Industry bothers Basalt
BASALT, Colo. The clinking, clanking,
clanging and banging at a manufacturing plant in Basalt is sure
evidence that the construction economy in the Colorado high country
has turned around. But for residents of a nearby subdivision, the
second shift of activity is becoming intolerable, reports The
Aspen Times (July 31).
The firm fabricates metal beams and components used in
construction projects, and business this summer warranted the
addition of a second shift of production, lasting until 1 a.m.
Residents of the nearby 84-home subdivision knew they bordered a
light industrial zone when they purchased homes, but were surprised
by the swing shift that produced, in the words of one, "incessant
Chinese torturous beep, beep, beep warning sound of forklifts
While the manufacturer insists he's within the law, residents
insist something must be done because they paid big money for their
properties. That leaves it up to the town government to craft a
peaceful solution. Town manager Tom Baker said this problem doesn't
mean the hodgepodge of zoning in Basalt is a mistake, but that
creative solutions are needed to accommodate everyone.
Wildfires rage in Canadian
BANFF, Alberta Forest fires were
raging across Alberta and British Columbia as August
In Alberta, the Kootnay
Park Lodge was sandwiched between towering walls of flames, but
fire crews using helicopters were able to draw the fire away from
the wooden building. The good news for the 80-year-old lodge,
reports the Rocky Mountain Outlook (Aug. 6), is that fires
during the last three years have virtually surrounded the lodge,
meaning there's unlikely to be any cause for worry for a
Across the Continental Divide, said the Revelstoke Times
Review (Aug. 6), British Columbia baked in continuing
30-degreeplus (86 degree Fahrenheit) heat as the sun beat down from
a cloudless sky, pushing the fire hazard in the forests into the
extreme range and holding it there."
To the west, in Whistler, Pique newsmagazine (Aug. 8)
reported the "worst forest-fire crisis in provincial history." At
nearby Sun Resorts, cigarettes were banned, even on golf courses,
except in special designated spots. Firefighters were battling 350
blazes across the province.
Lighting strikes Teton
JACKSON HOLE, Wyo. A lightning strike
near the summit of the Grand Teton left one woman dead and various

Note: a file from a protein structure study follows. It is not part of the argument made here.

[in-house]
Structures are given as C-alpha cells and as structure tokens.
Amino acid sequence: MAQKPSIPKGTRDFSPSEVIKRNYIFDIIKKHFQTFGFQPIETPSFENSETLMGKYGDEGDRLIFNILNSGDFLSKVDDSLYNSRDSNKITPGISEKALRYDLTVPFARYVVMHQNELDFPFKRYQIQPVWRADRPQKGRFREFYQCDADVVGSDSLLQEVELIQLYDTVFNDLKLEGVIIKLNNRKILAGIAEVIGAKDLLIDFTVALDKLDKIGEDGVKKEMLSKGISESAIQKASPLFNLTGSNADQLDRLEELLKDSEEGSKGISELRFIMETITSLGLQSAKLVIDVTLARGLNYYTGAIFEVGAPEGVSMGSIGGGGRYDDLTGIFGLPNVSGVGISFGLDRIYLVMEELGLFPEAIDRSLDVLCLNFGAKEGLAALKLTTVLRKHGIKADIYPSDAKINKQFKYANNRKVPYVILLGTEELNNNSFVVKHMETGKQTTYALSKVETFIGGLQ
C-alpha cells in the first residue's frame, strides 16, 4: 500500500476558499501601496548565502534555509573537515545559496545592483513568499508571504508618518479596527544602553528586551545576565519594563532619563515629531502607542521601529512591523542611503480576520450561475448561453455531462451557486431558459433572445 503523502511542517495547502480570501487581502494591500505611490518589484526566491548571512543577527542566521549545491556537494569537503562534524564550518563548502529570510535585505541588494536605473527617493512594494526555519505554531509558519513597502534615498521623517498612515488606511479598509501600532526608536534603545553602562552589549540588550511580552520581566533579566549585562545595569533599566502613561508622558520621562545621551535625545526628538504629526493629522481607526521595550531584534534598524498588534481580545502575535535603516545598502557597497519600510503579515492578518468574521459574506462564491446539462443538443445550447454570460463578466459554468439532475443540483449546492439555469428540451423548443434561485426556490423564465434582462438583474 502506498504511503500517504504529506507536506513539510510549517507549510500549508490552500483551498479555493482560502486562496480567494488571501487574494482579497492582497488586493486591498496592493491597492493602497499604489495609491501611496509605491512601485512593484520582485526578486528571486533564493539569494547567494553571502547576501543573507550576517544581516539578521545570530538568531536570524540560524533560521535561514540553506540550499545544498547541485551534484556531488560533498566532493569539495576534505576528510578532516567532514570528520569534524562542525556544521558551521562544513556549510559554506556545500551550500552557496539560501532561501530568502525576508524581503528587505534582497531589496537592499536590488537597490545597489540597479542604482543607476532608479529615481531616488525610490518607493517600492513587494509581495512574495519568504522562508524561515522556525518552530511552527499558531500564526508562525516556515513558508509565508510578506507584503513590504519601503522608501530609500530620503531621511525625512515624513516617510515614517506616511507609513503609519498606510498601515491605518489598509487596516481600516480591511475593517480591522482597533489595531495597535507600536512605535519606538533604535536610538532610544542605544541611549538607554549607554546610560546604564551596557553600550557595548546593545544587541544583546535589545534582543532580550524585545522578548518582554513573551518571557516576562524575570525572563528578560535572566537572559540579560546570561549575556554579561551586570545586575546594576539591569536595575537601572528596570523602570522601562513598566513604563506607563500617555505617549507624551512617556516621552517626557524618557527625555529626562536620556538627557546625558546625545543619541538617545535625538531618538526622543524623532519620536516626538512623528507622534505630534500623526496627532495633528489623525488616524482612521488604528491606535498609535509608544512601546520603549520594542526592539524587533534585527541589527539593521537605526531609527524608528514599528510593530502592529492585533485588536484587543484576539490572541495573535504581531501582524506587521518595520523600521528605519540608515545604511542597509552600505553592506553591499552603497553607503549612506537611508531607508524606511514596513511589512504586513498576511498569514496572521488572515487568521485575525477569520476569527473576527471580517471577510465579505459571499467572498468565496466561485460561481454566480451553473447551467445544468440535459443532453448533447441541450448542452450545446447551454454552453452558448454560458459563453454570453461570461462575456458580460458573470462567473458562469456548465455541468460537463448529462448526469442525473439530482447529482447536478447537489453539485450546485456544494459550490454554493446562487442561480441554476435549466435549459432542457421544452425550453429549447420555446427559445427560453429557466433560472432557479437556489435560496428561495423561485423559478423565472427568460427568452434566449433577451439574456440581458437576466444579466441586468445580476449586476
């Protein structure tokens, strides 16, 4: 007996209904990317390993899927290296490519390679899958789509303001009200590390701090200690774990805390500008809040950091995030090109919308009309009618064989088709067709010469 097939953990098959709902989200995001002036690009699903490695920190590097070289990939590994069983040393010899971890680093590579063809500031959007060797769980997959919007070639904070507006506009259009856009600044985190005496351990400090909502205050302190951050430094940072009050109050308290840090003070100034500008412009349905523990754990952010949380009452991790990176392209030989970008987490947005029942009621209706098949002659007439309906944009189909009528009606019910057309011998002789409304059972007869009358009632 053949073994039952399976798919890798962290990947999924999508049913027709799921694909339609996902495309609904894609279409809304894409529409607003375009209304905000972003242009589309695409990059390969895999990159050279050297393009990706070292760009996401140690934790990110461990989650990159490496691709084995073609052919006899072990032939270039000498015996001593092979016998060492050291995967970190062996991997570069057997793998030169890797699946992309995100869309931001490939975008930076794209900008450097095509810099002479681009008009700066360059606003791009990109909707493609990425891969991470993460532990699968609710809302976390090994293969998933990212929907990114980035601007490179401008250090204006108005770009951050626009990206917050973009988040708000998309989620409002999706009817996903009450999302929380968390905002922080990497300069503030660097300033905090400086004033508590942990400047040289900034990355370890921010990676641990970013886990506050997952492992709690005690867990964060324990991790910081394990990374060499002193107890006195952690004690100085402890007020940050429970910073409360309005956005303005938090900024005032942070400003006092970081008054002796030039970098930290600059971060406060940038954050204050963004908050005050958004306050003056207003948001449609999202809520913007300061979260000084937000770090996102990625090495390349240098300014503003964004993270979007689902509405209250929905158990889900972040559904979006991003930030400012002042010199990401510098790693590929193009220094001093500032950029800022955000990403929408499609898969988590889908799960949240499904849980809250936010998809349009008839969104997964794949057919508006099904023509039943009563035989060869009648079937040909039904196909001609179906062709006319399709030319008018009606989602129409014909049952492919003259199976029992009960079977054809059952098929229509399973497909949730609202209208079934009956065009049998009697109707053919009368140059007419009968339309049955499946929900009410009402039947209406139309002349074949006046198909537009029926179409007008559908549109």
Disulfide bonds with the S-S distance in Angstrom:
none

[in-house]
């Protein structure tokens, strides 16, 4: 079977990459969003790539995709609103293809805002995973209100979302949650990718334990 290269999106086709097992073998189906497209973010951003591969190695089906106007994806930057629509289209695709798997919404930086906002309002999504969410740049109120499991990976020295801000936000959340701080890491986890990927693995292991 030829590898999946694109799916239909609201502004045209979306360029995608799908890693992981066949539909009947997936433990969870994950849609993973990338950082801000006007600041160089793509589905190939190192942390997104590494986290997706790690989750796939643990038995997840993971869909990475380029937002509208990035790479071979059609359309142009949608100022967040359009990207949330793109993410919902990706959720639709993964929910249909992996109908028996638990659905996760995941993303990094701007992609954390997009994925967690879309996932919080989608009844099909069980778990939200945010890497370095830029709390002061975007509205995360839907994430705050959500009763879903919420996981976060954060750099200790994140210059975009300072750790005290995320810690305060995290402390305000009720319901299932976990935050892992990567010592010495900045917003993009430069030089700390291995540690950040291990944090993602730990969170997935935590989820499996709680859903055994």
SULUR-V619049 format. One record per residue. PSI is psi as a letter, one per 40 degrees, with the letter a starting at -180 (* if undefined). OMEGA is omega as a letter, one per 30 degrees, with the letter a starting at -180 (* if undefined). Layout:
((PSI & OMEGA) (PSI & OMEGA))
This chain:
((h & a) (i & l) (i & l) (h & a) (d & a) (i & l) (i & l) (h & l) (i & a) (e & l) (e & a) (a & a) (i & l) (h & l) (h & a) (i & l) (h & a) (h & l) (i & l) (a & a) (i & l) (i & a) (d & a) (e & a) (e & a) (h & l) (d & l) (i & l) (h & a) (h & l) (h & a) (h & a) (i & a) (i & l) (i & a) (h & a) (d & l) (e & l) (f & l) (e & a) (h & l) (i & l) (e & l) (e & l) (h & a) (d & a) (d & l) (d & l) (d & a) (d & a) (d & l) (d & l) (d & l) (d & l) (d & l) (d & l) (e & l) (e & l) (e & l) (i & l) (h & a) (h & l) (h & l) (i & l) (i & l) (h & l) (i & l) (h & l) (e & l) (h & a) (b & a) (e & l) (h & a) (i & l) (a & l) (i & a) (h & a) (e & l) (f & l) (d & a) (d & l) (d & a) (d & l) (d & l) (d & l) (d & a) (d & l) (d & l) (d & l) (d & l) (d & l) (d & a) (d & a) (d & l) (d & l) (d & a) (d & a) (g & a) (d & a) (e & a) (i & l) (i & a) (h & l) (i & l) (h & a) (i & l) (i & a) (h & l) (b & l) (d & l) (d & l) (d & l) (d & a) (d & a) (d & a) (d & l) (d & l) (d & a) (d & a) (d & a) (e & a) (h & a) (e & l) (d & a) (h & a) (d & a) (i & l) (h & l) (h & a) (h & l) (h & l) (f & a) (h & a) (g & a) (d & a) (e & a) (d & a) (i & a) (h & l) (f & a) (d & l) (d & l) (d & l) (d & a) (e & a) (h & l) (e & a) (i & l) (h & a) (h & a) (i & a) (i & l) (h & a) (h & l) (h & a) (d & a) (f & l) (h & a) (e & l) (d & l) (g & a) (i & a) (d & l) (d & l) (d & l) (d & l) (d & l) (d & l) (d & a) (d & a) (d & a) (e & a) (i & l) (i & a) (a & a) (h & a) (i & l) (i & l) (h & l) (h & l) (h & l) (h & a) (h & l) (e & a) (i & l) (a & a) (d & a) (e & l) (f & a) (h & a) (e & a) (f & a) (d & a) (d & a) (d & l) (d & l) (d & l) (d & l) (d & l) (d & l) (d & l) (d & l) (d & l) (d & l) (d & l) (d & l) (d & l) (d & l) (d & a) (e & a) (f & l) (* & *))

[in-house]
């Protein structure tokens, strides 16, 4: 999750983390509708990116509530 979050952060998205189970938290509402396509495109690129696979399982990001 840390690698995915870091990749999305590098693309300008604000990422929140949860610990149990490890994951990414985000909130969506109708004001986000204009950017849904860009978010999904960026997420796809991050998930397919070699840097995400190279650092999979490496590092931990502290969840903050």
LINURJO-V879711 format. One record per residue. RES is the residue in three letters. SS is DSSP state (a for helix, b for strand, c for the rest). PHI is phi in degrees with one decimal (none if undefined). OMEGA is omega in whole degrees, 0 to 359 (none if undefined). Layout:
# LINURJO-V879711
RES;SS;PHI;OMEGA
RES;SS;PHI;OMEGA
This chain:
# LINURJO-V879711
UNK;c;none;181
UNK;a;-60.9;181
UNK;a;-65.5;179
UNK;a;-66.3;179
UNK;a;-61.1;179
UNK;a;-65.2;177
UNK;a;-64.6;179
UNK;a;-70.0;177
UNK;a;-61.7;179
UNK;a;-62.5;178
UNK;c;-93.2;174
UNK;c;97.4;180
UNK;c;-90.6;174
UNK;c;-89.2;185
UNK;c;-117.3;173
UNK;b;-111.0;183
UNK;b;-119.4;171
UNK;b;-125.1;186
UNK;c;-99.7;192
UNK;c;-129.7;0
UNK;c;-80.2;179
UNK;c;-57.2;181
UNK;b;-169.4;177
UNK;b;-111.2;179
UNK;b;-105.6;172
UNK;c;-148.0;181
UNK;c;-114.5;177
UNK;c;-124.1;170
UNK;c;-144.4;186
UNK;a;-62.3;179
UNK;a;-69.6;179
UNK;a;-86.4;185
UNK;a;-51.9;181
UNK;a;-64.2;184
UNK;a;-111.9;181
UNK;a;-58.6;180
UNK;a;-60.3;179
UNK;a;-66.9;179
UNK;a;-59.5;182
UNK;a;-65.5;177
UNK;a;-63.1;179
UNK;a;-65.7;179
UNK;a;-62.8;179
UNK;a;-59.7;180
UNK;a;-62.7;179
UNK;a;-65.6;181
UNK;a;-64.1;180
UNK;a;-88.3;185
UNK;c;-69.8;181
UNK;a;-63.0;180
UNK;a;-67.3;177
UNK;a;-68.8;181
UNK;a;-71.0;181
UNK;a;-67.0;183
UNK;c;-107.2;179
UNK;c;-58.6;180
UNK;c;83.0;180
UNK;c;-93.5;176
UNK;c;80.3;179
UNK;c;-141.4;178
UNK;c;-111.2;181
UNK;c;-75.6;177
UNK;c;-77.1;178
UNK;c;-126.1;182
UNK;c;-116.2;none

others among the party of 13 climbers badly injured, one of them
The rescue that was
subsequently executed was described by a 30-year climbing ranger at
Grand Teton National Park, Tim Kimbrough, as possibly "the most
spectacular rescue in the history of American mountaineering in
terms of numbers of people being extricated and the way the
helicopters worked and how fast the boys did it."
The climbers had started
relatively late, reports the Jackson Hole News & Guide (July 30), and at mid-afternoon were
still short of the summit when a storm arrived. The blast left one
climber severely injured, clothing melted to his wrist as he
dangled upside down in his harness. Barely conscious, he only
moaned when his name was called during the 3.5 to 4-hour
Alerted by a cell phone
call from the climbers, park authorities dispatched two
helicopters, which set down climbing rangers on the peak. Part of
the rescue was a retrieval of the injured man into a litter, which
was then dangled from a helicopter that lowered him 6,000 feet to
the base of the mountain, a climbing ranger clipped into the
dangling rope at his side. That daring operation may have saved his
Eagle spotlight goes into
EAGLE, Colo. Hundreds of television
reporters and technicians as well as scores of print reporters were
there, some from as far away as London and Tokyo. There were also
tourists and locals who showing up at the Eagle County Justice
Center, some with " painted on their foreheads.
All of this for a
10-second glimpse of Kobe Bryant at his arraignment on charges of
raping a 19-year-old Eagle woman that, and to see and to be seen.
For former classmates of the woman, offers have been thick for
fleeting fame and notoriety. Several have been flown to New York to
appear on national television, and there is a great deal of talk
about the money to be had.